Monday, February 6, 2012
To the Bergschrund.
When I last went up the mountain to Illumination rock, I had set my next goal at the crater passed Devil's Kitchen, or maybe higher. This past week, the weather and avalanche reports were looking good for Mount Hood after weeks of more typical winter conditions, so I decided to take advantage of a day off, and see how much further up the mountain I could proceed.
I woke up in Portland at 3:30am, and was on the road shortly after 4:00. The plan was to get to the mountain early enough to get to the higher elevations while the snow was still stable. This required beginning the hike before sunrise with the aid of a headlamp. When I arrived at Timberline Lodge, I parked my car among a half dozen vehicles that were in the lot already, and made my way up the now-familiar climbers route to get above the ski area. The beginning of any south approach ascent begins with a trudge up past the Magic Mile and Palmer ski lift areas. From this elevation in the predawn darkness, I could easily see the lights of Portland to the west, as well as the whereabouts of the climbers ahead of me on the mountain from the glow of their headlamps. The sun began to light the skies to the east with gorgeous oranges and reds by the time I was half way up the Palmer lift. Around this time I could see two climbers making their way up the ridge towards crater rock, as well as some light coming from the crater itself and a skier beginning an early morning run from more than 10,000 feet. I took several photos of the sunrise and the light creeping up on Mt. Hood on the various peaks to the south, and then continued my trek to the top of the Palmer lift.
Beyond the softened tracks of the climbers route, the surface of the mountain was slick and icy, making it impossible to proceed without crampons and an ice axe. I stopped here to change my gear out and have a sandwich before continuing to higher elevations. From the top of the lift to all points further up the mountain, there are no set routes and the hard snow and ice on the way up to the crater rarely shows the tracks of previous climbers in the winter, so you're left to find your own way. I followed the crest of the ridge to the east of the snow field below crater rock on my ascent. This probably wasn't the best route. While direct, the icy rock and proximity to the cliffs to the east made this a more difficult and exposed route than I had intended to take. Still, the views were stunning, and with some effort, the ridge route brought me to just under the east side of crater rock, ready to climb past Devil's Kitchen and into the crater itself. This last bit is particularly steep, and care must be taken to get good footing and maintain balance above the eastern cliffs.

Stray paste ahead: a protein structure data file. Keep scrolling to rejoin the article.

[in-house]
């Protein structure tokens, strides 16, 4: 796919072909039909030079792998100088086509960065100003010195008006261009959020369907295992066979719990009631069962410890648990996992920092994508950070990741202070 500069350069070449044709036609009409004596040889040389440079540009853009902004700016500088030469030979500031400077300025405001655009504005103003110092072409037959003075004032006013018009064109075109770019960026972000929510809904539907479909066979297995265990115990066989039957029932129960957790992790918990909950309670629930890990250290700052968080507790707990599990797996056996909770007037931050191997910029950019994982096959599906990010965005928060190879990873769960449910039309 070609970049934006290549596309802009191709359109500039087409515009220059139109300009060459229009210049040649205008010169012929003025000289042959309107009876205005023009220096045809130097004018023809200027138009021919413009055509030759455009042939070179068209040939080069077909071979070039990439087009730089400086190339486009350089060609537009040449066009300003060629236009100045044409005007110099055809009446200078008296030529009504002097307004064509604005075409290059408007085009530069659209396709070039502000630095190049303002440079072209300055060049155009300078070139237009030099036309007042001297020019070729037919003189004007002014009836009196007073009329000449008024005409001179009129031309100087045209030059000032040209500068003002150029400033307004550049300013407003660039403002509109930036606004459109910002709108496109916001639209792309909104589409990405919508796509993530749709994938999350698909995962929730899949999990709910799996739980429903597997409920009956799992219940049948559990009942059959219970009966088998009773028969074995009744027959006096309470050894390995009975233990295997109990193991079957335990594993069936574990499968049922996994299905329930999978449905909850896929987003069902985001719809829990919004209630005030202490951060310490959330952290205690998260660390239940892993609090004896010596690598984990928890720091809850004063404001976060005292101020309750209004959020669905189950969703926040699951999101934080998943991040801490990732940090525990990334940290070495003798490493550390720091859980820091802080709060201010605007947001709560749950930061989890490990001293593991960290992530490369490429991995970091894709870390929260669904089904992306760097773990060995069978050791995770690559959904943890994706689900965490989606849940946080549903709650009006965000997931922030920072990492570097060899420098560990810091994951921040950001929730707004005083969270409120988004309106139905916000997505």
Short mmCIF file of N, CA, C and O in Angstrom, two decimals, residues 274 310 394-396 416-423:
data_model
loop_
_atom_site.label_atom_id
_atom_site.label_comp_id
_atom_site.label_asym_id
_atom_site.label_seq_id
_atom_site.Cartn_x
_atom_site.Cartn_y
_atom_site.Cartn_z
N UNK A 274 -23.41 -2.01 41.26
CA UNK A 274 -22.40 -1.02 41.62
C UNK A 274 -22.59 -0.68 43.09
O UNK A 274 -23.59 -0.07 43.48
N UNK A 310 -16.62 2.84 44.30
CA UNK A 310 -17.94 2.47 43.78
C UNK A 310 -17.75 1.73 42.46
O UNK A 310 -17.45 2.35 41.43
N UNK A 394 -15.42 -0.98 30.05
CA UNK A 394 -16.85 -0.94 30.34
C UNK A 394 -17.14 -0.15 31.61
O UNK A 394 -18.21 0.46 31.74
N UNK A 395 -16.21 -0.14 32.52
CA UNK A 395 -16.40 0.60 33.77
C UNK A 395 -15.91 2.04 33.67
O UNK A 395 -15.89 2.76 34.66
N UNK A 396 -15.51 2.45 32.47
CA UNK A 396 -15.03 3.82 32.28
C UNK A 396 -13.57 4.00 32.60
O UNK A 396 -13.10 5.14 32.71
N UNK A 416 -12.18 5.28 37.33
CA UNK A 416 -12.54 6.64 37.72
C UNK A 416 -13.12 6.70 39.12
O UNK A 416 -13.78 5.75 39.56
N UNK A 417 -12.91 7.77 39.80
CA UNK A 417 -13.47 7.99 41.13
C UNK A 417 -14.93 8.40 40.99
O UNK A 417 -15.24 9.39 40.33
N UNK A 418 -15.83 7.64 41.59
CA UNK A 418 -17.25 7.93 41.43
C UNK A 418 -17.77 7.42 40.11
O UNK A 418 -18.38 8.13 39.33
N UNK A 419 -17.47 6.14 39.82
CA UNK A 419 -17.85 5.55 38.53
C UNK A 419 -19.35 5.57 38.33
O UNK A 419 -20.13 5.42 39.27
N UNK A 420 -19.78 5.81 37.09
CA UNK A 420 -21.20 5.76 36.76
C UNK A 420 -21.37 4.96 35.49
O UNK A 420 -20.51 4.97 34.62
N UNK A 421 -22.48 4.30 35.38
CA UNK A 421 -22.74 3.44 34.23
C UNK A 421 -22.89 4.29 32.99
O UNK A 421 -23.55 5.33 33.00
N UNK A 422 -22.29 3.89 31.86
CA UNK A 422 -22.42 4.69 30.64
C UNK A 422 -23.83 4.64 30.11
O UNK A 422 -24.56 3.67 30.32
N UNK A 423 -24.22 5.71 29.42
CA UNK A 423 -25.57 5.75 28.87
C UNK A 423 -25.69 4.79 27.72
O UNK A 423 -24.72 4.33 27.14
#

As I entered the crater, the smells of sulfur intensified with the proximity to Devil's Kitchen and the various other fumaroles on the crater. I stayed close to the eastern edge of crater rock and made my way up to the hogsback. Another steep climb and I approached the spine and continued up the edge to the area of the bergschrund, which is most typically a crevasse where the glacier has pulled away from the rock of the mountain, but today was just a light indentation that had been filled with recent heavy snow fall.
At that time, I saw another climber up close for the first time on this trip. He was descending the mountain from the area of the old chute route, and we met at the bergschrund. He described his climb, and we discussed the conditions on the various routes to the summit. The pearly gates were described as a bit too icy to ascend without a second ice tool. The old chute and mazama chute routes were softer, but there was concern that the loaded chutes might be unstable after a morning of warm temperatures and intense light. At this point I decided to descend with the first climber, his partner, and another climber that also decided to turn back given the current conditions on the upper slopes.
Stopping just 500 feet from the summit was difficult, but I had already climbed higher than I intended to, and the mountain isn't going anywhere. I'll have to go again the next time the weather and avalanche reports are favorable, and wake up a bit earlier than 3:30 this time around.